Type 82 destroyer

The Type 82 destroyer was meant to follow the County Class destroyers into service as the destroyers then in use were upgraded ships from the 'Battle' class and 'Ca' class destroyers which only had limited lifespans. It was also envisaged that they would act as escorts to the new class of carrier under development (CVA-01).

The Type 82 (the first time a destroyer received a frigate-type designation) were to be roughly the same size as the 'County' class and have a Combined Steam and Gas Turbine (COSAG) propulsion. The armament was to consist of three elements - a new 4.5 inch gun, the Ikara anti-submarine missile and the Sea Dart surface-to-air missile. The Ikara missile consisted of a delta-winged rocket which carried a Mk 44 or 46 homing torpedo, and had a range of ten miles. The Sea Dart was a vast improvement over the Seaslug, being lighter, faster and more accurate. It travelled at Mach 3.5, had a range of some 50 miles and had semi-active radar homing (it was guided by the signals reflected by the ship's Type 909 radar).

The 4.5 inch gun had been in development for sometime, but was not intended for the anti-aircraft role, having a 55 degree elevation. The anti-aircraft role, it was assumed, had been taken up by missiles. It was intended as an anti-ship or shore bombardment weapon, although the Falklands War demonstrated. The ship had another interesting feature in that it had an Action Data Automated Weapons System that combined the information gleaned by the three radars (Types 965, 992 and 909) and two sonars (Types 170 and 184) to produce a continuous track for each target and evaluate the threat from each, and so control the engagement using the relevant weapon system.

Originally, four Type 82s were planned, with the possibility of another four which would replace the first four 'County' class destroyers. With the Labour Government's decision to cancel CVA-01 and run down the carrier fleet, the need for the Type 82s disappeared. But one ship was ordered, launched in 1969, and commissioned in 1973, HMS Bristol. It was designed to act as a test bed for the new weapon systems and hopefully for a new 3D radar that was being designed by the UK and the Netherlands. This eventually fell through, and HMS Bristol was equipped with standard Type 965. Initially lacking much of the electronic systems of operational ships and dogged with ill fortune, a major refit of 1976 - 77 brought her up the fully operational status with the addition of Corvus chaff launchers, UAA-1 Electronic Surveillance Measures equipment and two single 20mm guns. She served with the Falklands Task Force in 1982 and had her anti-aircraft armament increased with two twin 30mm mounts and two single GAM-B01 20mm mounts. In June 1984 a major refit was undertaken to repair damage caused by a boiler room explosion and install the Type 1022 radar. She became the fleet training ship in 1987.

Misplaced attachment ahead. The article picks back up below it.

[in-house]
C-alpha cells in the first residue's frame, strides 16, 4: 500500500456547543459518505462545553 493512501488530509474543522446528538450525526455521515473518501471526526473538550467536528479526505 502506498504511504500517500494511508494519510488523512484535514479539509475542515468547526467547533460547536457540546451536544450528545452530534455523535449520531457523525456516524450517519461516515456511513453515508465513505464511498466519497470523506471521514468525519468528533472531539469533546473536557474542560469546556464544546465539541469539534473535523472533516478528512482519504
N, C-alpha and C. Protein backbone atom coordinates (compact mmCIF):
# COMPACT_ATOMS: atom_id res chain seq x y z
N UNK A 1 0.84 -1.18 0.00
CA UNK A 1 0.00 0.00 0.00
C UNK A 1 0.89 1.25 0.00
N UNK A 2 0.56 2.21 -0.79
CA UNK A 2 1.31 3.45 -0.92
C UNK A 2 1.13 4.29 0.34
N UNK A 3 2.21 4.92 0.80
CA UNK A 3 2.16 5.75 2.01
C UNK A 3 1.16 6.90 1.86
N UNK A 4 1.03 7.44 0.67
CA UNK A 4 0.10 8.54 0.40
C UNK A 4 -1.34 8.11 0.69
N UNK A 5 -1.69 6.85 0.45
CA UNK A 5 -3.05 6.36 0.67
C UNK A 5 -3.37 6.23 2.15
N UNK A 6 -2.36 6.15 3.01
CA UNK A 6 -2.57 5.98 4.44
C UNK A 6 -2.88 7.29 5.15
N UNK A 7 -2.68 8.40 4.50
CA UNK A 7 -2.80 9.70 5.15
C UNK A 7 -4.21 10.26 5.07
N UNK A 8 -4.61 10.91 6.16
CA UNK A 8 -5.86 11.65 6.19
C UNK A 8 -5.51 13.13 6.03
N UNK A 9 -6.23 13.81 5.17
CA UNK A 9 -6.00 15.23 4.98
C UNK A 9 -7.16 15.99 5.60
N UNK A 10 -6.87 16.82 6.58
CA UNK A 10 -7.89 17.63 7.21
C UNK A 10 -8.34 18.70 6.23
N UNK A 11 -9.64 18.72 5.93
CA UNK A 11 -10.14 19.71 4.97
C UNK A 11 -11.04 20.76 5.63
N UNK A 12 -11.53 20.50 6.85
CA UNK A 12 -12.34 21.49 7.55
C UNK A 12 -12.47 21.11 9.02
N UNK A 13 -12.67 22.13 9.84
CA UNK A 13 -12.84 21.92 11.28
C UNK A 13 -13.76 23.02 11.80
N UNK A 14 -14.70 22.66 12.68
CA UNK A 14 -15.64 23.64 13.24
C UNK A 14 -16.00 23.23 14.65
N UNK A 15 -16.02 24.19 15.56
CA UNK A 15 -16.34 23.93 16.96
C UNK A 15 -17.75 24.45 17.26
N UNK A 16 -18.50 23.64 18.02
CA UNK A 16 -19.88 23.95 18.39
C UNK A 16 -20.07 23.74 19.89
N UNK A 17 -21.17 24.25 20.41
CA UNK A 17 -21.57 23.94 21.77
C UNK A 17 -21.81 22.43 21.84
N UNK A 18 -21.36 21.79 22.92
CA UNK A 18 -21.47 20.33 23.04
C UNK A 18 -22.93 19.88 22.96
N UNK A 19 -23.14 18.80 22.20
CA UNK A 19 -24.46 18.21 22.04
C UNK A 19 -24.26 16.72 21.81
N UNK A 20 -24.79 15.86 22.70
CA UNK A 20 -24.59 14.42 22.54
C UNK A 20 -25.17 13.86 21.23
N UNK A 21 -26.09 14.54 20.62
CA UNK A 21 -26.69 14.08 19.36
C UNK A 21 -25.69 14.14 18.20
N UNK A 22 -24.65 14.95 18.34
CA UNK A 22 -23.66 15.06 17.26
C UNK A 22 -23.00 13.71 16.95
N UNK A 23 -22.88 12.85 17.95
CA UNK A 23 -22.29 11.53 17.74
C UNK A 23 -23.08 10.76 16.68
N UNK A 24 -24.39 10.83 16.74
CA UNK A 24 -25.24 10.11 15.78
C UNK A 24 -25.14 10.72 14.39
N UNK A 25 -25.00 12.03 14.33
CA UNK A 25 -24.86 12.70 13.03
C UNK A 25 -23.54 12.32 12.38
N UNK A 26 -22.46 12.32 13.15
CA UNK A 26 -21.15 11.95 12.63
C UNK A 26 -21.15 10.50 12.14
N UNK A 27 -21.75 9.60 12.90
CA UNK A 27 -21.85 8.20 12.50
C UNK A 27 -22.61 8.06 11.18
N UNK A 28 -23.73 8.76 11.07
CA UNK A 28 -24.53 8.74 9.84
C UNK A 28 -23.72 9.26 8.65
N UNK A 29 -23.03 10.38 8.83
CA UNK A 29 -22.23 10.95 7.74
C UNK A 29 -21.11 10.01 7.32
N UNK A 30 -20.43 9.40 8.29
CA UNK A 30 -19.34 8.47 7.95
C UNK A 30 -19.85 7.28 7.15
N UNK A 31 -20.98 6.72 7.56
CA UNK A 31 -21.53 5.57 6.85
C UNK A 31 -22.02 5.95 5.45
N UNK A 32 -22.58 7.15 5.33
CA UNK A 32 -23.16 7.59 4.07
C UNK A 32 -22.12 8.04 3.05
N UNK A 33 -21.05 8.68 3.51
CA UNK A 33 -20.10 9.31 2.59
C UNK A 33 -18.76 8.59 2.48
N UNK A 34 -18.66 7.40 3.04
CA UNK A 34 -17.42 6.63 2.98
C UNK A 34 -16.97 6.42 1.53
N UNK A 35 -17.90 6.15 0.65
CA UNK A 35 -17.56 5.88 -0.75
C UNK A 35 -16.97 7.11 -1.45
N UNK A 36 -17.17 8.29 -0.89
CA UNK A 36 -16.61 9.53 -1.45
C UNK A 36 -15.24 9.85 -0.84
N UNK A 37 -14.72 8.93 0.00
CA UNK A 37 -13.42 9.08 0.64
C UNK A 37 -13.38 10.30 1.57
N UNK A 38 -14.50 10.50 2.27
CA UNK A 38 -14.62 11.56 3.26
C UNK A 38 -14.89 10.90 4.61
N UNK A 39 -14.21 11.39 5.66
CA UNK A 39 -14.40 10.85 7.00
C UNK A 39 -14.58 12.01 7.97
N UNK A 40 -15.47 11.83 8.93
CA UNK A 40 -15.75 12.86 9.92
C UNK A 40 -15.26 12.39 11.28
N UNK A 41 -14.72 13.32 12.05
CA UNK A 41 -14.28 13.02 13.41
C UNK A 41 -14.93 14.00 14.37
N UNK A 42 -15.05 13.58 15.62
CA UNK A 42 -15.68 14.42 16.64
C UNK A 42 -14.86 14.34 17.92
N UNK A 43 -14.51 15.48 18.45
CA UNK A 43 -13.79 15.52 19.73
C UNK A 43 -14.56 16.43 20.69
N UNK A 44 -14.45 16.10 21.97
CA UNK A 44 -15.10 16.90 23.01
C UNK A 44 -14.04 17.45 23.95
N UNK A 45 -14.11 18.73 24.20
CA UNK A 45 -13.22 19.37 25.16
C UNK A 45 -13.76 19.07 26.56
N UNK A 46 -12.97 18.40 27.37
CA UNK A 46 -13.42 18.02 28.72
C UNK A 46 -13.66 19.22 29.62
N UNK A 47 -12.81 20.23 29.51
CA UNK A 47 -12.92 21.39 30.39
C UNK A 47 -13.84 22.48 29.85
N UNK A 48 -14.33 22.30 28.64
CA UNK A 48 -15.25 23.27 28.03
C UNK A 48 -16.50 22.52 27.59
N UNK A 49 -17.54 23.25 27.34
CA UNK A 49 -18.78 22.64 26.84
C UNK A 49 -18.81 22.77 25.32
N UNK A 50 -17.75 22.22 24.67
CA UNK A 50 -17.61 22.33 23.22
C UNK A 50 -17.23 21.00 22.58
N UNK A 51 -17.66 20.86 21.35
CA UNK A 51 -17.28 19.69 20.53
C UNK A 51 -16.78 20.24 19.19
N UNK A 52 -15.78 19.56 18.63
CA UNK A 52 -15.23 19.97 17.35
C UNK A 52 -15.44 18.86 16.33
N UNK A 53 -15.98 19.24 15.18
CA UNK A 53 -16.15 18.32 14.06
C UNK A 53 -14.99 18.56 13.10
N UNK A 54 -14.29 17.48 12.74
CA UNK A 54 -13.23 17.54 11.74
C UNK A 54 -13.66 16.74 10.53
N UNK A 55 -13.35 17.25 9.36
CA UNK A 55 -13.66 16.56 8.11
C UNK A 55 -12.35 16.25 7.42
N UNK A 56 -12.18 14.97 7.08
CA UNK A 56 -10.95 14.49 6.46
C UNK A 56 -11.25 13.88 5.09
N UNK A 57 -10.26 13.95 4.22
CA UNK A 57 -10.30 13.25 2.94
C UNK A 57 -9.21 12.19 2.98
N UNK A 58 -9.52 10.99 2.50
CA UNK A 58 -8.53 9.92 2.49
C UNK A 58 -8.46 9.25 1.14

How to cite this article: Antill, P. (6 April 2001), Type 82 destroyer, http://www.historyofwar.org/articles/weapons_type82destroyer.html

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